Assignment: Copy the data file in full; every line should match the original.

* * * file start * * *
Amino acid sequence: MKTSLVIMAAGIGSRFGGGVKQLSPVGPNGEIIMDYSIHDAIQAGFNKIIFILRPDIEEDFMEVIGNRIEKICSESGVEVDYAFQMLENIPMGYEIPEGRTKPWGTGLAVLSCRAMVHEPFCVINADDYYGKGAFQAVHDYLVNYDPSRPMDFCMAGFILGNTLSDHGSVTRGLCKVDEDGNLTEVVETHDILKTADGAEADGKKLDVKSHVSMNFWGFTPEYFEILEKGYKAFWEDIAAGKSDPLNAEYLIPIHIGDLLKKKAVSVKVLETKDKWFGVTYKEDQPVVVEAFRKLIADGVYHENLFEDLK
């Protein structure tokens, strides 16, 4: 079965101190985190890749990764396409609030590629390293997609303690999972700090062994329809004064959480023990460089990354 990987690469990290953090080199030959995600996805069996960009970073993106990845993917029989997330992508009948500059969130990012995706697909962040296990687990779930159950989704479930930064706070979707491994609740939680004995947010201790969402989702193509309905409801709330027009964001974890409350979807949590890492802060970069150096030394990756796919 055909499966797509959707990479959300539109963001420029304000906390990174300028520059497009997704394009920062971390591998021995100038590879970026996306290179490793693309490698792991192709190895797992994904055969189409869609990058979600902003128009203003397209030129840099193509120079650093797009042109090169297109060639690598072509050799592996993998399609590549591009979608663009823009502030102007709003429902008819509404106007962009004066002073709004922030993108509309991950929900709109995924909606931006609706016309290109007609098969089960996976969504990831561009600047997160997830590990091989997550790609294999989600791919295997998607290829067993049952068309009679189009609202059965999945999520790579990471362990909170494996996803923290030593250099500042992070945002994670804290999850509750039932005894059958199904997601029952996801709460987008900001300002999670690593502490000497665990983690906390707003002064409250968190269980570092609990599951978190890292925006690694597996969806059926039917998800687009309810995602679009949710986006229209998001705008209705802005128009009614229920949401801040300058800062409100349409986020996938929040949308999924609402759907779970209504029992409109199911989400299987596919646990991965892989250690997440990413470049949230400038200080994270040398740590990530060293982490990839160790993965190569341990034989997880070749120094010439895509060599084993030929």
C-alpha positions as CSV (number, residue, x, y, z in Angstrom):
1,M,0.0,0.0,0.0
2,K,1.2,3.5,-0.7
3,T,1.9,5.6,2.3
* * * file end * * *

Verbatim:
Amino acid sequence: MKTSLVIMAAGIGSRFGGGVKQLSPVGPNGEIIMDYSIHDAIQAGFNKIIFILRPDIEEDFMEVIGNRIEKICSESGVEVDYAFQMLENIPMGYEIPEGRTKPWGTGLAVLSCRAMVHEPFCVINADDYYGKGAFQAVHDYLVNYDPSRPMDFCMAGFILGNTLSDHGSVTRGLCKVDEDGNLTEVVETHDILKTADGAEADGKKLDVKSHVSMNFWGFTPEYFEILEKGYKAFWEDIAAGKSDPLNAEYLIPIHIGDLLKKKAVSVKVLETKDKWFGVTYKEDQPVVVEAFRKLIADGVYHENLFEDLK
């Protein structure tokens, strides 16, 4: 079965101190985190890749990764396409609030590629390293997609303690999972700090062994329809004064959480023990460089990354 990987690469990290953090080199030959995600996805069996960009970073993106990845993917029989997330992508009948500059969130990012995706697909962040296990687990779930159950989704479930930064706070979707491994609740939680004995947010201790969402989702193509309905409801709330027009964001974890409350979807949590890492802060970069150096030394990756796919 055909499966797509959707990479959300539109963001420029304000906390990174300028520059497009997704394009920062971390591998021995100038590879970026996306290179490793693309490698792991192709190895797992994904055969189409869609990058979600902003128009203003397209030129840099193509120079650093797009042109090169297109060639690598072509050799592996993998399609590549591009979608663009823009502030102007709003429902008819509404106007962009004066002073709004922030993108509309991950929900709109995924909606931006609706016309290109007609098969089960996976969504990831561009600047997160997830590990091989997550790609294999989600791919295997998607290829067993049952068309009679189009609202059965999945999520790579990471362990909170494996996803923290030593250099500042992070945002994670804290999850509750039932005894059958199904997601029952996801709460987008900001300002999670690593502490000497665990983690906390707003002064409250968190269980570092609990599951978190890292925006690694597996969806059926039917998800687009309810995602679009949710986006229209998001705008209705802005128009009614229920949401801040300058800062409100349409986020996938929040949308999924609402759907779970209504029992409109199911989400299987596919646990991965892989250690997440990413470049949230400038200080994270040398740590990530060293982490990839160790993965190569341990034989997880070749120094010439895509060599084993030929």
C-alpha positions as CSV (number, residue, x, y, z in Angstrom):
1,M,0.0,0.0,0.0
2,K,1.2,3.5,-0.7
3,T,1.9,5.6,2.3